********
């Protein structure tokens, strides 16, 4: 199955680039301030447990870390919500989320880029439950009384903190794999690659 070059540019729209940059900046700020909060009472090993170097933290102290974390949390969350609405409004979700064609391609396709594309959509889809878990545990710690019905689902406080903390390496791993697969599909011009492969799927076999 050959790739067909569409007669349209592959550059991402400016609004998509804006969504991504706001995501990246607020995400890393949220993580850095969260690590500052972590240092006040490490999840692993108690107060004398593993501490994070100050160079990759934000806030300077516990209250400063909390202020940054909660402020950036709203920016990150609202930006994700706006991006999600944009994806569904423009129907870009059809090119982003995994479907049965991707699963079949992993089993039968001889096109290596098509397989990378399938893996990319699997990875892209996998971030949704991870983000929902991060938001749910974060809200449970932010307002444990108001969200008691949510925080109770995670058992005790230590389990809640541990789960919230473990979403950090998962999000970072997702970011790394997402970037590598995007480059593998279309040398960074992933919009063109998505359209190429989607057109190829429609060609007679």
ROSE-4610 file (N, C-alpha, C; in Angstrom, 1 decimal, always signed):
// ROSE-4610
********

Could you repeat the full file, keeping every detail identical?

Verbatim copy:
């Protein structure tokens, strides 16, 4: 199955680039301030447990870390919500989320880029439950009384903190794999690659 070059540019729209940059900046700020909060009472090993170097933290102290974390949390969350609405409004979700064609391609396709594309959509889809878990545990710690019905689902406080903390390496791993697969599909011009492969799927076999 050959790739067909569409007669349209592959550059991402400016609004998509804006969504991504706001995501990246607020995400890393949220993580850095969260690590500052972590240092006040490490999840692993108690107060004398593993501490994070100050160079990759934000806030300077516990209250400063909390202020940054909660402020950036709203920016990150609202930006994700706006991006999600944009994806569904423009129907870009059809090119982003995994479907049965991707699963079949992993089993039968001889096109290596098509397989990378399938893996990319699997990875892209996998971030949704991870983000929902991060938001749910974060809200449970932010307002444990108001969200008691949510925080109770995670058992005790230590389990809640541990789960919230473990979403950090998962999000970072997702970011790394997402970037590598995007480059593998279309040398960074992933919009063109998505359209190429989607057109190829429609060609007679």
ROSE-4610 file (N, C-alpha, C; in Angstrom, 1 decimal, always signed):
// ROSE-4610